The second time around, New York Mayor Bill De Blasio has delayed reopening schools amid a shortage of staff and other coronavirus related concerns. During a press conference held on Thursday, de Blasio announced elementary, junior high, and high schools will not open on the coming Monday, September 21st, as planned.
Taking cognizance of Wednesday’s orientation fiasco, and the sudden announcement of online classes not being available daily, the Mayor acknowledged that the school system in the city had still not conquered the many obstacles that it faced in bringing children back during the pandemic.

With a delay in opening up schools that were scheduled for an earlier September 10 date, the abrupt announcement caused even more confusion around whether the administration is able enough to handle what comes next. This being said, teacher unions at the conference lauded de Blasio’s latest decision.
Commenting on the decision later that day, the United Federation of Teachers President Michael Mulgrew said, “If we’re going to do this, we must make sure that we get this right. We want our school system up, running and safe…because that’s what the families, the children, of this city deserve.”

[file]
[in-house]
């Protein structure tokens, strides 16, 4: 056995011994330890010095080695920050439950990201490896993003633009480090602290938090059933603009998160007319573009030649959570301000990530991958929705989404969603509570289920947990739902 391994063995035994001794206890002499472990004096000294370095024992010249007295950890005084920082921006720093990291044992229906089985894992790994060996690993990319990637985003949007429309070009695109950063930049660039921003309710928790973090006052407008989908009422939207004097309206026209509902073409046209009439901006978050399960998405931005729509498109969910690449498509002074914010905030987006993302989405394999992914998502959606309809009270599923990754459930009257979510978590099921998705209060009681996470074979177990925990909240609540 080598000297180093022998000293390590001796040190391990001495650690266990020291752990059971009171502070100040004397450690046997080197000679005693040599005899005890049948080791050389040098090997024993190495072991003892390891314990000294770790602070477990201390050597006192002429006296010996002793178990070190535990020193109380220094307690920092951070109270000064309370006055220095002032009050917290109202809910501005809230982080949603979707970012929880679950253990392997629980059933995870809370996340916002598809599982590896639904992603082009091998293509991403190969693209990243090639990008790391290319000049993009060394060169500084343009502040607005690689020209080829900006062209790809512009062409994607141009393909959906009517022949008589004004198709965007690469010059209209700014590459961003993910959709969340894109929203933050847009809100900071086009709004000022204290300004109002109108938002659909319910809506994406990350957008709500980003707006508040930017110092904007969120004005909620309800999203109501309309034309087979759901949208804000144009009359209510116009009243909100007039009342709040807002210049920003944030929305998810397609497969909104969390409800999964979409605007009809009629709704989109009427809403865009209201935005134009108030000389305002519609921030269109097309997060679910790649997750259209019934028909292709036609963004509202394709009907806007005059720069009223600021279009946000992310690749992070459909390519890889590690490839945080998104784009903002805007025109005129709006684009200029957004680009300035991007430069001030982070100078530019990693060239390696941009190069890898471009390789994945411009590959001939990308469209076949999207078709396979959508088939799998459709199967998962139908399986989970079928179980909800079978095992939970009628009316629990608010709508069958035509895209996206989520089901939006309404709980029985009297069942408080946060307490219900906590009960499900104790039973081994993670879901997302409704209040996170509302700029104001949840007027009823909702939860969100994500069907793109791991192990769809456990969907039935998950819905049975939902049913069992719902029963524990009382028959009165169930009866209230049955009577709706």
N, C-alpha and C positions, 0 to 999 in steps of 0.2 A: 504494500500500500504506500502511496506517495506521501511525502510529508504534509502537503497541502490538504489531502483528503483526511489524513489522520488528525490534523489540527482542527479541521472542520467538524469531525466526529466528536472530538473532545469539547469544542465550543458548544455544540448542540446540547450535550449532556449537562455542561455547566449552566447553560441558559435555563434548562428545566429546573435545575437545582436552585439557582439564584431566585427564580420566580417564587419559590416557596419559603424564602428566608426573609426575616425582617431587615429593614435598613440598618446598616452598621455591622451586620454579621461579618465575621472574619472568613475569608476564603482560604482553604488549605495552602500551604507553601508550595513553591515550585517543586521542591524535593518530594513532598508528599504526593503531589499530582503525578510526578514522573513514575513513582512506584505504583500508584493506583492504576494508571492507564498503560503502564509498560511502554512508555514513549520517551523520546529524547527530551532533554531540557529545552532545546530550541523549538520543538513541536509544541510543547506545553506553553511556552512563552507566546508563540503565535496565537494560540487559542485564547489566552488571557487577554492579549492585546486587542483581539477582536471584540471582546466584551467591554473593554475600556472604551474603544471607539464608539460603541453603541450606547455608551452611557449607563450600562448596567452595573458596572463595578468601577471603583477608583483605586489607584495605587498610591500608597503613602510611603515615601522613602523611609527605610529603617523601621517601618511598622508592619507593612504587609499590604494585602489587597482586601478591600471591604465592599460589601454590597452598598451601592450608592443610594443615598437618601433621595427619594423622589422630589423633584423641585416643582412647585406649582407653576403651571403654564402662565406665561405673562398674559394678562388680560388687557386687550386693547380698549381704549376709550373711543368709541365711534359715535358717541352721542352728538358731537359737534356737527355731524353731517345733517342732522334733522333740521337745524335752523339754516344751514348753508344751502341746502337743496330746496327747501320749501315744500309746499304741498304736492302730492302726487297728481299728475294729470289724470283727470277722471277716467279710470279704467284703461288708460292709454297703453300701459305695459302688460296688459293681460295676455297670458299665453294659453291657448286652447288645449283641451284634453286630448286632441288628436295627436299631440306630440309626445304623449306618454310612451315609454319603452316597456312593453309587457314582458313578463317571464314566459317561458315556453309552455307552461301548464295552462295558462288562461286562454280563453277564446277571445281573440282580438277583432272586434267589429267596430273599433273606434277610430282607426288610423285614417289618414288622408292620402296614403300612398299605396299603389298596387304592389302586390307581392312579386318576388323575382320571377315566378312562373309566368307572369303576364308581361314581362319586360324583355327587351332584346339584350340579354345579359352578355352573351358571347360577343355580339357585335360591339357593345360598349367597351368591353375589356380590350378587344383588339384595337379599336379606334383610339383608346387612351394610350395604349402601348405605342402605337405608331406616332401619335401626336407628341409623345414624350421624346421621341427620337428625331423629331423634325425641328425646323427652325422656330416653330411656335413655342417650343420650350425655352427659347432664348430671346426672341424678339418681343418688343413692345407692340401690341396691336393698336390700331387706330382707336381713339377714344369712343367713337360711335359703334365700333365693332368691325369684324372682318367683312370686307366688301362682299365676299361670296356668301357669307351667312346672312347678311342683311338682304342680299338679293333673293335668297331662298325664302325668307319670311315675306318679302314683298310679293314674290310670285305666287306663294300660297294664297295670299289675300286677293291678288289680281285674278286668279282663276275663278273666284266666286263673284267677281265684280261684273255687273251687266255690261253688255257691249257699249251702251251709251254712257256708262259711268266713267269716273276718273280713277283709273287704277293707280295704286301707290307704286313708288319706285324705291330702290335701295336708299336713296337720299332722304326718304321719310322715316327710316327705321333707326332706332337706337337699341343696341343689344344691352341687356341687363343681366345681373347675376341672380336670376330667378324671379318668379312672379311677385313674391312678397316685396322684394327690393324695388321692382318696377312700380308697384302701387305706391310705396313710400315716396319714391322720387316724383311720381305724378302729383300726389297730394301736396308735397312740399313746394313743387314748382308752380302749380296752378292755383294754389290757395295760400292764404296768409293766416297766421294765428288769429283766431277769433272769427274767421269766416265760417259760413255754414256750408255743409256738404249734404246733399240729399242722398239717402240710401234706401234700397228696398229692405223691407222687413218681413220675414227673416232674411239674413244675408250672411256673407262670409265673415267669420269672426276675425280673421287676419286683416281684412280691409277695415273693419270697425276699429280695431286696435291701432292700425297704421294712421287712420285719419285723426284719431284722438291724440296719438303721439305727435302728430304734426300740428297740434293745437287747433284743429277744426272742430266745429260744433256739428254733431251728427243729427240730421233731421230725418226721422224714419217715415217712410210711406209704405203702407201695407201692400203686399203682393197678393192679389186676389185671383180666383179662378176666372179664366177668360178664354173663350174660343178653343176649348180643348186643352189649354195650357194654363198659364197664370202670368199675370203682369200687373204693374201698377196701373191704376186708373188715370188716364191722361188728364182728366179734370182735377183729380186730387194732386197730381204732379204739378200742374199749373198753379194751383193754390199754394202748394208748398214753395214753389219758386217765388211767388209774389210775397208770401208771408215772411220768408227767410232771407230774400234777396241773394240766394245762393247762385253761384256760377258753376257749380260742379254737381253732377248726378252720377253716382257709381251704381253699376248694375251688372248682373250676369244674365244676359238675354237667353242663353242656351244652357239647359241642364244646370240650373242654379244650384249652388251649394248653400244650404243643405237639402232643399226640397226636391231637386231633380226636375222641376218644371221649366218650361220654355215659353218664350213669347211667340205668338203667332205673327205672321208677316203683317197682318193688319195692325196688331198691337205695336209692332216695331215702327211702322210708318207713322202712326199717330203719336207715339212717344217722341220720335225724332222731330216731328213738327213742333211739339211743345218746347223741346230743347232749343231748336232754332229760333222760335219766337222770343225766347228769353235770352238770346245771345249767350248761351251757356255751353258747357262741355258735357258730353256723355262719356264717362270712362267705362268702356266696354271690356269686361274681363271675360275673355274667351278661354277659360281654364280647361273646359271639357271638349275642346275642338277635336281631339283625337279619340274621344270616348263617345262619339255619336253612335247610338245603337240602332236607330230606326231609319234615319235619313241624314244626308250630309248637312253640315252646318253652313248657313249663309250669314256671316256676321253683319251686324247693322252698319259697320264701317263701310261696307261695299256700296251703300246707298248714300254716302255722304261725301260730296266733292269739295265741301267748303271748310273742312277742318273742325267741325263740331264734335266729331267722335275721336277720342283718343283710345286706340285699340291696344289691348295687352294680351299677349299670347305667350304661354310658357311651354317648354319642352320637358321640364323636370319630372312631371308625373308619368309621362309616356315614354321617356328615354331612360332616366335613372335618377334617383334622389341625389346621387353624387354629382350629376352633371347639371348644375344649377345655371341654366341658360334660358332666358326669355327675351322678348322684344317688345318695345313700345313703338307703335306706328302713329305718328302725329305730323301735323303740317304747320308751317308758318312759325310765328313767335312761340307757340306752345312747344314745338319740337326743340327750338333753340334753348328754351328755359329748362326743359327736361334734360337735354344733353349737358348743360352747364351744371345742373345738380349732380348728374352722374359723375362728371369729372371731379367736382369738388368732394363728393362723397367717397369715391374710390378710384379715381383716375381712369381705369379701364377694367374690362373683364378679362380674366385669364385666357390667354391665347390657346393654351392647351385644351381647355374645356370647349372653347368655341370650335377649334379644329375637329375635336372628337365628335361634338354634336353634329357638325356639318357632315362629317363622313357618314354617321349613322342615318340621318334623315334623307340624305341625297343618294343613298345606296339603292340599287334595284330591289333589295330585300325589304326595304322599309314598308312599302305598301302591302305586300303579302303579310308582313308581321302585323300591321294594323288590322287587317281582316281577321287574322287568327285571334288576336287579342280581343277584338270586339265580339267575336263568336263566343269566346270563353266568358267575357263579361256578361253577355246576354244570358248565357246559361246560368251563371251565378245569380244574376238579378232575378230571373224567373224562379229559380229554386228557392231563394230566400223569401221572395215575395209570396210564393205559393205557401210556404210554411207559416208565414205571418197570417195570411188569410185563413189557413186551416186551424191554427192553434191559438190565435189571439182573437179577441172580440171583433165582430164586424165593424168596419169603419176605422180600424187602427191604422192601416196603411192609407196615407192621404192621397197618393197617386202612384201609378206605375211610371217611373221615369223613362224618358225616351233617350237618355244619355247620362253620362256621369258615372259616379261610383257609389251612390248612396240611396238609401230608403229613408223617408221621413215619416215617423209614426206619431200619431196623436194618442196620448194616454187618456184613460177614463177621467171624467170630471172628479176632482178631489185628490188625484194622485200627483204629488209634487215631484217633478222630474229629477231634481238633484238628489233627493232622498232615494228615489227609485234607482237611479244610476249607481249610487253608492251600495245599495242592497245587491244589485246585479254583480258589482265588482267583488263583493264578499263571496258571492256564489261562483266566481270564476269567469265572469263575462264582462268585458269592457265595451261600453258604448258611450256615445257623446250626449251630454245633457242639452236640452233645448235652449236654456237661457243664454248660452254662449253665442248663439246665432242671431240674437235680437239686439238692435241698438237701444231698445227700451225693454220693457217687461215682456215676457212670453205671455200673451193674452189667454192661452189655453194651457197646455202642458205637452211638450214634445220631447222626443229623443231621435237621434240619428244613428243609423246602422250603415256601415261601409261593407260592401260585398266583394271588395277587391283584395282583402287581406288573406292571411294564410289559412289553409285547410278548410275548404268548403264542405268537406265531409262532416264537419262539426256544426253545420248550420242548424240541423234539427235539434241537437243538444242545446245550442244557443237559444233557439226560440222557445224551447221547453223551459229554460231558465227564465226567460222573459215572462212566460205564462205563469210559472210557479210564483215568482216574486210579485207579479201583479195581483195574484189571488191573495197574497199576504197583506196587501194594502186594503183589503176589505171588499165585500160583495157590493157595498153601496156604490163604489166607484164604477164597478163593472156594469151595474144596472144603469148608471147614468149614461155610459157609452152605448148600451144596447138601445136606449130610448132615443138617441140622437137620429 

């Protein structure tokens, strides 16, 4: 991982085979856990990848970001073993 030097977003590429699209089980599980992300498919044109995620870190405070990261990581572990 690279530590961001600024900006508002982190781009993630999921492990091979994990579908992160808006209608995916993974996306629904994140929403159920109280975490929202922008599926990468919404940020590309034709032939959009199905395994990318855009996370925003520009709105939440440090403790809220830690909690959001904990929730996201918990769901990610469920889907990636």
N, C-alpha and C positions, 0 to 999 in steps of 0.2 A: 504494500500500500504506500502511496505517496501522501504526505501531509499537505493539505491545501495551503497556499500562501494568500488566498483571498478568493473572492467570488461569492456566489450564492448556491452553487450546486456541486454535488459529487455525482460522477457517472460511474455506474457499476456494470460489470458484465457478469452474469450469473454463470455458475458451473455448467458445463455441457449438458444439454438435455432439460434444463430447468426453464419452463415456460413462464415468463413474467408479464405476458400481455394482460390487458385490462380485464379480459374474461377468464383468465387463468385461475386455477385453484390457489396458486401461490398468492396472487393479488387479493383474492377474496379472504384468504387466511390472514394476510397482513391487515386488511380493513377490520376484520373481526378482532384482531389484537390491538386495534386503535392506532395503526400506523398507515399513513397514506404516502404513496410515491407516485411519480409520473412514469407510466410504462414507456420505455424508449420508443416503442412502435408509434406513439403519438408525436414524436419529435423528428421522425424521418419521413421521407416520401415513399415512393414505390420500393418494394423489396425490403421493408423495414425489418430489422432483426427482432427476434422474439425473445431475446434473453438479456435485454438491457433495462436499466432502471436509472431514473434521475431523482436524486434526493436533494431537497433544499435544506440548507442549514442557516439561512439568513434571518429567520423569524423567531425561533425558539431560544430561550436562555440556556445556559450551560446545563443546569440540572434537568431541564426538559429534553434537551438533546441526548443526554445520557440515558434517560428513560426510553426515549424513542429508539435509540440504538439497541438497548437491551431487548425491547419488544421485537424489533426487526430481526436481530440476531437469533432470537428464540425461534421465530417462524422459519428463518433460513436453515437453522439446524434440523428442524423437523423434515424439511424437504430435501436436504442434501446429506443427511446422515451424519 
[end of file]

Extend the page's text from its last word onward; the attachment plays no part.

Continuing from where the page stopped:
Source: CNBC

According to the new guidelines, the city will phase students back into classrooms on a rolling basis, starting with students in pre-K classes and students with advanced special needs who will return to their in-school classes on Monday.
On Sept. 29, elementary schools will open, and middle and high schools will open on Oct. 1. All other students will begin the school year remotely on Monday, meaning New York now joins a long list of other big cities that will begin the school year online for most students. To make sure this setting is seamless, de Blasio has also announced that the school district has hired an additional 4,500 teachers over the last few days amid teacher shortages.

Source: Daily Mail

Meanwhile, many private and parochial schools have already resumed in-person classes, further leading parents to lose their faith in the public school system. The city’s charter schools, some of which have opted to start the year remote-only, will have the option of starting in-person classes on Monday, even though district schools will not.

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Rhea Sovani

Author Rhea Sovani

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